- Operating profit. Another key category of a business’s income statement, operating profit is the amount of money left over after deducting expenses used to run a business from gross business profit. Normally, expenses come from three lines of business – sales, general expenses and administrative expenses.
- net profit. Also known as net income, net profit is the amount of cash left over after operating expenses have been subtracted from a company’s total income. Operating expenses that must be deducted include interest, taxes, and preferred stock payments. Basically, net profit means the money a business earns after paying business fees and expenses.
- Economic profit. Economic profit is the difference between the revenue received by a business and the opportunity cost of doing business. Businesses opt for different business strategies all the time with multiple possible outcomes. In this regard, economic profit is the amount of money a firm earns after choosing one business strategy over another business strategy that the firm could have chosen – but did not.
What is profit margin?
A profit margin is a number representing a company’s profitability, expressed as a percentage on the company’s income statement. The higher the percentage, the more money the company earns, once all expenses have been paid.
There are two types of profit margins – gross profit margin and net profit margin.
How to Calculate Gross Profit Margin
Accounting specialists use profit margin as a barometer of company pricing strategies. If the calculation results in a low gross profit margin, company decision makers may need to adjust prices for products or services upwards.
Gross profit margin is calculated by deducting cost of goods sold from net sales. Then divide the remaining number into net sales to calculate the percentage, or ratio, representing gross profit margin.
How to Calculate Net Profit Margin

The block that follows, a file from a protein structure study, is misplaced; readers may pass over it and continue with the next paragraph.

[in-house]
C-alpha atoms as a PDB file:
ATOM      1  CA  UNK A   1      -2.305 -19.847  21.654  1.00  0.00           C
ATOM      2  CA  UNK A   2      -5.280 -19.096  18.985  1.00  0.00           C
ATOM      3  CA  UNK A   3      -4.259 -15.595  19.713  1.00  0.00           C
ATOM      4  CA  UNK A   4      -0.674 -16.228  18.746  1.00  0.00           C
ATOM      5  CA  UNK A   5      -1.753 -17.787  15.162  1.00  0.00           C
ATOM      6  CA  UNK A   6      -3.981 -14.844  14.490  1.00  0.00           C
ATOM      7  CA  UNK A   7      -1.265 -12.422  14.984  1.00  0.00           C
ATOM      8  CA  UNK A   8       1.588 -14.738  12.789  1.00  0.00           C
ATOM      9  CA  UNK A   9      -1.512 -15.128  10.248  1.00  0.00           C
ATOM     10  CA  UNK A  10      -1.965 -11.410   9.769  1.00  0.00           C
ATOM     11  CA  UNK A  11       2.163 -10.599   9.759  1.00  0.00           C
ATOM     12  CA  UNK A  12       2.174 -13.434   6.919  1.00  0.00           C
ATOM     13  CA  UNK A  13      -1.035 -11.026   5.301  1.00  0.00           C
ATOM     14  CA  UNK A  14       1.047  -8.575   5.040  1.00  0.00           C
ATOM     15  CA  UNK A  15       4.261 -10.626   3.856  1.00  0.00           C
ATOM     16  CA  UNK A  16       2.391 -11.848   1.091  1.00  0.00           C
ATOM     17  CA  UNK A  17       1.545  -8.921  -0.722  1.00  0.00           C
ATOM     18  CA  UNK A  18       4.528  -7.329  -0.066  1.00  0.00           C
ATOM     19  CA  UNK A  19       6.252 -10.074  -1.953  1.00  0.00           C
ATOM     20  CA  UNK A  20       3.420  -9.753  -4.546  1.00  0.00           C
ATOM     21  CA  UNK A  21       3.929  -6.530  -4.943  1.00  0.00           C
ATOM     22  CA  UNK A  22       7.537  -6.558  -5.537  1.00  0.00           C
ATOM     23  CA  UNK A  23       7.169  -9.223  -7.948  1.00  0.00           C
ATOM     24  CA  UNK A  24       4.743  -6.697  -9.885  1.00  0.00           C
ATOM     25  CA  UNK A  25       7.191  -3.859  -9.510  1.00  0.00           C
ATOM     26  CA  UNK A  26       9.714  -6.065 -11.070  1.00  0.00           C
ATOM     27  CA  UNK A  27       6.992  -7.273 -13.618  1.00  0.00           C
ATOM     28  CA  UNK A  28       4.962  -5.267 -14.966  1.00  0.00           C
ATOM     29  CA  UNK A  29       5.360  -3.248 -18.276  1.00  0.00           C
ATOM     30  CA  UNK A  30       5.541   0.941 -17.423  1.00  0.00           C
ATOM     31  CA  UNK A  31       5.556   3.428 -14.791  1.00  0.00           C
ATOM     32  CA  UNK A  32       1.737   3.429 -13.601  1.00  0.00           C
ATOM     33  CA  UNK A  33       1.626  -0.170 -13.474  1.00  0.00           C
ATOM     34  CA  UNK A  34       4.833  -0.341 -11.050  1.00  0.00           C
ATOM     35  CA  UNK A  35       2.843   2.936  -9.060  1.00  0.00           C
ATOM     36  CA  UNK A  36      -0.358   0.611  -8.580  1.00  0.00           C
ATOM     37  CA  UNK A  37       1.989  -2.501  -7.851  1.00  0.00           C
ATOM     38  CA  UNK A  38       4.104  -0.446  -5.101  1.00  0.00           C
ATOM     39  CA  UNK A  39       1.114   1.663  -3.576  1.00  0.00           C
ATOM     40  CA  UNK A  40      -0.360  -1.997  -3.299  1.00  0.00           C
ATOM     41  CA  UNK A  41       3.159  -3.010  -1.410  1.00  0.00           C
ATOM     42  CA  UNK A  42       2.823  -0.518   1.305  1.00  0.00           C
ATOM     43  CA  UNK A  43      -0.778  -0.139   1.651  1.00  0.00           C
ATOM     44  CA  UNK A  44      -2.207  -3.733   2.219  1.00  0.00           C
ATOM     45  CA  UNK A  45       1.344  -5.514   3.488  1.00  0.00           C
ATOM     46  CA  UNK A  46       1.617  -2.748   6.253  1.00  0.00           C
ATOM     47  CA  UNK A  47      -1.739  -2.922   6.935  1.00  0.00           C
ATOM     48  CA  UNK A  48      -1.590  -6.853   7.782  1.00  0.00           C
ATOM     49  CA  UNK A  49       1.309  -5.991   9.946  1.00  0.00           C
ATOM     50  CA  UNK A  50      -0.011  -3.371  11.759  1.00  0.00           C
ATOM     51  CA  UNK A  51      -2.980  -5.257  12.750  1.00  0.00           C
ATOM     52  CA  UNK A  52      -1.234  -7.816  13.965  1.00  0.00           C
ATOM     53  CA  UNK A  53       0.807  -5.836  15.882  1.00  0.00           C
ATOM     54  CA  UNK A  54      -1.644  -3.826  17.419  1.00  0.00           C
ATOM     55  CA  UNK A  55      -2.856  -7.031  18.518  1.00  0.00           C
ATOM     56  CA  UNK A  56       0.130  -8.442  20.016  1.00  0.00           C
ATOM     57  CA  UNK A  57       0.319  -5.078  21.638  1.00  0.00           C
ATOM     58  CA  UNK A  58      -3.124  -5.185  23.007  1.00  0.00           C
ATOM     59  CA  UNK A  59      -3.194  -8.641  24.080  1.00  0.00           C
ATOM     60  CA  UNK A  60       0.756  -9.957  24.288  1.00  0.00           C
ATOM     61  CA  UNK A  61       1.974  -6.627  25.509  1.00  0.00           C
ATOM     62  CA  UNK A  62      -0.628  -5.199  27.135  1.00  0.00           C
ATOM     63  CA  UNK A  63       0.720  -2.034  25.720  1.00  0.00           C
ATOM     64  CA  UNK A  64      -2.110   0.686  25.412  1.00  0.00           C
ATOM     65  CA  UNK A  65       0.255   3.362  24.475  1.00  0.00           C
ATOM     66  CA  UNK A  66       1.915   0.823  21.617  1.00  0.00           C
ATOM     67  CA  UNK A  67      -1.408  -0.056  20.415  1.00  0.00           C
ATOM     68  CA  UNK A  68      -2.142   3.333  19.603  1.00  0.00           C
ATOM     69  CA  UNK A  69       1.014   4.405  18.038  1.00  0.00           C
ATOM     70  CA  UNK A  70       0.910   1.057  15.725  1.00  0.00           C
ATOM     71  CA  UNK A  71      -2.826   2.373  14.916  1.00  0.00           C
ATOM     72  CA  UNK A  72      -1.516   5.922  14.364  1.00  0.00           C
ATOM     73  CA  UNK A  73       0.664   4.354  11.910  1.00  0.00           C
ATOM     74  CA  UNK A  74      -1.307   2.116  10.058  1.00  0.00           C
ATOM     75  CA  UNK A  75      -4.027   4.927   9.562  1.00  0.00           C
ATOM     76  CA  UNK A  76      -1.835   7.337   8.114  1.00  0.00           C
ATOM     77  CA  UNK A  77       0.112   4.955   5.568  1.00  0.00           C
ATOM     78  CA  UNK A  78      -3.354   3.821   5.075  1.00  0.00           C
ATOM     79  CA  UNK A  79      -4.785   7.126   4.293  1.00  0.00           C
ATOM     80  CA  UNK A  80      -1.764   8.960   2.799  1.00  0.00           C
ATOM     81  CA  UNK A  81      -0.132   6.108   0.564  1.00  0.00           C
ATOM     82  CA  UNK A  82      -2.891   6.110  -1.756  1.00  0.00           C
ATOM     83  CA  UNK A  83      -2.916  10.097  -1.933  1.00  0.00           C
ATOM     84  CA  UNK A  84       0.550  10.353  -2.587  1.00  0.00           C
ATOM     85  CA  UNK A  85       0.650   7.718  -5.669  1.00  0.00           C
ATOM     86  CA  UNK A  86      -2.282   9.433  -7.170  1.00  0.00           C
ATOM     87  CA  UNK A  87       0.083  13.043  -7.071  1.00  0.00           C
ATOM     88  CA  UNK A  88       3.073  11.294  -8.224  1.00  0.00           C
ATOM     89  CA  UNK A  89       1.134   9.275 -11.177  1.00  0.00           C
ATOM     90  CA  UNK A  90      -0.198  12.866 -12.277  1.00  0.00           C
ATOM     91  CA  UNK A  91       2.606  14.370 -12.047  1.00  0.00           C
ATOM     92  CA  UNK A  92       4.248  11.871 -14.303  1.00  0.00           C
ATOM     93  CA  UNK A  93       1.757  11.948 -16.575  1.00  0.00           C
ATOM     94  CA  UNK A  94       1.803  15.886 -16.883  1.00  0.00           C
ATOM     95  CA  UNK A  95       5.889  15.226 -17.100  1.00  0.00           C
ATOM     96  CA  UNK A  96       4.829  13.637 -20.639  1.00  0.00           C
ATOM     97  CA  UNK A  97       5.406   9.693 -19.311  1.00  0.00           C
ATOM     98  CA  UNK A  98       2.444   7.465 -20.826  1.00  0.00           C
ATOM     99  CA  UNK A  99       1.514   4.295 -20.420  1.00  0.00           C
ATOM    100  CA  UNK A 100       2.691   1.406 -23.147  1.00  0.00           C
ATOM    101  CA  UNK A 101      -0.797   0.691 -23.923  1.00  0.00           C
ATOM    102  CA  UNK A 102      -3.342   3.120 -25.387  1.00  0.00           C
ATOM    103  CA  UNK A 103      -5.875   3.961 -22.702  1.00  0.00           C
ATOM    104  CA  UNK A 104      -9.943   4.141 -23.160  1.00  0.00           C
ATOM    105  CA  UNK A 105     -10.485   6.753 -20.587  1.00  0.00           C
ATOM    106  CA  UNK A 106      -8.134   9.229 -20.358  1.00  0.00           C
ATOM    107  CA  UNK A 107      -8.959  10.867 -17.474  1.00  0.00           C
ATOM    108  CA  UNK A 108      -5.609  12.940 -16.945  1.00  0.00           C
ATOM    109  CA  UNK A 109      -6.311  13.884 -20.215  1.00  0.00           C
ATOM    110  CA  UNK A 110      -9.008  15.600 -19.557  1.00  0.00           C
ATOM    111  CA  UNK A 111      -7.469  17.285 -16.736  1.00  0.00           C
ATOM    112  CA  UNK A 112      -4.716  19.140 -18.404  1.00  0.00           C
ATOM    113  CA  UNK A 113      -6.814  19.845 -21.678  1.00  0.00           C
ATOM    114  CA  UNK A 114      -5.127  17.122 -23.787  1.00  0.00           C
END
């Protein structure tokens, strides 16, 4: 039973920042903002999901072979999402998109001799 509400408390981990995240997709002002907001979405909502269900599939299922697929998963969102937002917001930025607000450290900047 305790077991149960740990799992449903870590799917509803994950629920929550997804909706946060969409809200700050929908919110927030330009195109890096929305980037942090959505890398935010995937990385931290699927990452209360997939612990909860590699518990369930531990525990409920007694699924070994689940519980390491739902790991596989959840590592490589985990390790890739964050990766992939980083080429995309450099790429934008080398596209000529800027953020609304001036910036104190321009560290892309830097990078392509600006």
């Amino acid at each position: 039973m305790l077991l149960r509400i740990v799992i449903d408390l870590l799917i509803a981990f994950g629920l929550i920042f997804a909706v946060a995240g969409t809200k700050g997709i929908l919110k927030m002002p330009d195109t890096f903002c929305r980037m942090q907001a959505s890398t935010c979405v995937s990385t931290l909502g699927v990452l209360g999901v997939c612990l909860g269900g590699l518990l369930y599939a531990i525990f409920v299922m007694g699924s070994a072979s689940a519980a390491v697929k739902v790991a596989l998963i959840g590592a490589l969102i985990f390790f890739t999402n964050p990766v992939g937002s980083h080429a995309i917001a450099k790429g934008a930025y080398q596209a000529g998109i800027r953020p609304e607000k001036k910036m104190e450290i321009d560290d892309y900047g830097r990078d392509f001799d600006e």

Net Profit Margin calculates exactly what it suggests – a company’s total profitability, across all of its products and services. Like any profit margin, it is expressed as a percentage.
A robust net profit margin suggests that the business is on the right track and growing over a specific period (usually quarterly) in a healthy way. A low net profit margin is usually an indicator of problems that can include poor management decisions, low demand for products and services, high costs, and ultimately low sales and revenue.
Net profit margin is calculated by dividing a company’s net income by total sales, then multiplying the result by 100. A company’s net profit margin calculation includes all of a company’s costs and revenues.
Overall, the correct net margin calculation is as follows:
Profit Margin = Net Revenue / Net Sales (Revenue)
Profit Margin Calculation Examples
Here is an example of calculating the gross profit margin:
Remember that gross profit margin is gross profit/total revenue multiplied by 100.
- A company’s revenue is $100,000.
- The cost of the company’s products or services is $80,000
- The company’s gross profit is $20,000 ($100,000 minus $80,000).
The total gross profit margin is $20,000/$100,000 x 100 = 20%
Along with the total net profit margin, a business will add, for example, $10,000 for the rest of the business expenses. Adding this figure into the calculation will give a net profit margin of 10%.
$10,000 (additional expenses)/$100,000 x 100 = 10%
Make the right choices
Understanding how profit impacts a business and how it is calculated is a financial priority for business decision makers. Getting it right could be the difference between a business that is on the path to success and one with a bleak, short-term financial future.